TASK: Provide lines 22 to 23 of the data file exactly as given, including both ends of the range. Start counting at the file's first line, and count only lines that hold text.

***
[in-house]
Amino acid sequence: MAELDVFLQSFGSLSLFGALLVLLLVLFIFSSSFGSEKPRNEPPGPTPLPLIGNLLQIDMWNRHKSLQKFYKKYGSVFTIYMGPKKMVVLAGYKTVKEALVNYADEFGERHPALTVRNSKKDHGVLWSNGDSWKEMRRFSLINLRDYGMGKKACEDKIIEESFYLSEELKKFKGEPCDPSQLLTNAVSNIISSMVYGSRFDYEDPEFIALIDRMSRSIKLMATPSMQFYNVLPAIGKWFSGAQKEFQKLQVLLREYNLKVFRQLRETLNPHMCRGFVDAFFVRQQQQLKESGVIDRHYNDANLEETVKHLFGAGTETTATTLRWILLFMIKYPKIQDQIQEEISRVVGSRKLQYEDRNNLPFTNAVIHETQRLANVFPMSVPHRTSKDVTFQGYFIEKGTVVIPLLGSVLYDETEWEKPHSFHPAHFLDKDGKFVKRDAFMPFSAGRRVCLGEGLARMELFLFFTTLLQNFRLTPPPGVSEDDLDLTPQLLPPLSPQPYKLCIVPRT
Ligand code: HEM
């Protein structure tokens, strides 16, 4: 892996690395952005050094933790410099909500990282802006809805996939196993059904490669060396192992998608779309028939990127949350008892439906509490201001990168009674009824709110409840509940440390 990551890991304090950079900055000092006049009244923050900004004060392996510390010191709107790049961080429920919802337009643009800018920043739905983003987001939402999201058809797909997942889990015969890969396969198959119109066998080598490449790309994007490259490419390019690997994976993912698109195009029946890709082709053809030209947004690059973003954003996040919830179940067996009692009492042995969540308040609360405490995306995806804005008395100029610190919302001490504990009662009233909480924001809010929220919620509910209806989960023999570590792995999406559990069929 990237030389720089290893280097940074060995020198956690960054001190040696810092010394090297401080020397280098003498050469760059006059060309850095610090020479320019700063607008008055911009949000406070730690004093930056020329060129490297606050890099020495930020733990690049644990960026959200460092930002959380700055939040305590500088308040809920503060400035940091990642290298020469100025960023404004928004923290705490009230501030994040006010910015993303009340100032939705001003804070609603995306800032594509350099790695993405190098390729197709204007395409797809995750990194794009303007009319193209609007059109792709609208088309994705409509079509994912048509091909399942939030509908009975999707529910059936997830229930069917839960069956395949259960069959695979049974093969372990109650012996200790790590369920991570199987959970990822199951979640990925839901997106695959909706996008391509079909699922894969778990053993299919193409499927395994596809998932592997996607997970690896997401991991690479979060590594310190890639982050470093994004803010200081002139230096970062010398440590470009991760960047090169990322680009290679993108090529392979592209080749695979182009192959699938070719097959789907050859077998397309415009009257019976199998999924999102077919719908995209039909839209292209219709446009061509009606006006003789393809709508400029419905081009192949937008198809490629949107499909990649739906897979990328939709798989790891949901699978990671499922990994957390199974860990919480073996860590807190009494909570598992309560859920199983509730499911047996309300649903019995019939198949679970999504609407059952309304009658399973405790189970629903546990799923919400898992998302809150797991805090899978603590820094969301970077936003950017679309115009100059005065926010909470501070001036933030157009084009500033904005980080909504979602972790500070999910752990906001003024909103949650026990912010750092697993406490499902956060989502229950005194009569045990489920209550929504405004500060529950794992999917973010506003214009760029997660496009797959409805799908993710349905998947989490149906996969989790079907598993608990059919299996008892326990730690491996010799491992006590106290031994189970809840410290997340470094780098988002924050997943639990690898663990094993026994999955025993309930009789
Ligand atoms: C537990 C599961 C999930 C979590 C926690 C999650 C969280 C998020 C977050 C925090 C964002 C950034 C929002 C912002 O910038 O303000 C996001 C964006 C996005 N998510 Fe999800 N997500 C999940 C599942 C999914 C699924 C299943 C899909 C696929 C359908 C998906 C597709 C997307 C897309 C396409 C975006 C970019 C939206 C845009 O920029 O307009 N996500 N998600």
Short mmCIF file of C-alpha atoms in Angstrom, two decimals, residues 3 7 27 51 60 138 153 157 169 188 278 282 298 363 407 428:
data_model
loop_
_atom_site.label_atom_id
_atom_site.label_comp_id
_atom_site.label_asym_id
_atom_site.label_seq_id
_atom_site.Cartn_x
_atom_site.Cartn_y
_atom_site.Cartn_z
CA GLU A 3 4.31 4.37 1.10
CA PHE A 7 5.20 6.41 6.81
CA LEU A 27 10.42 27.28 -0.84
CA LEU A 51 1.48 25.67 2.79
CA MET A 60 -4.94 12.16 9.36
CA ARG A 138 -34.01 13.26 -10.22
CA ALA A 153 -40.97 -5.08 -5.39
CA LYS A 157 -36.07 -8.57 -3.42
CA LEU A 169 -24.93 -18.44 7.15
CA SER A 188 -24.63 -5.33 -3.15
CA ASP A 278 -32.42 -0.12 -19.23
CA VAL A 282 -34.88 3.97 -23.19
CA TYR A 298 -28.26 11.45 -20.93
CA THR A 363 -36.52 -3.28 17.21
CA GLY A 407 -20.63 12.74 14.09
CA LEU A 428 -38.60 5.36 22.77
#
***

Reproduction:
CA ALA A 153 -40.97 -5.08 -5.39
CA LYS A 157 -36.07 -8.57 -3.42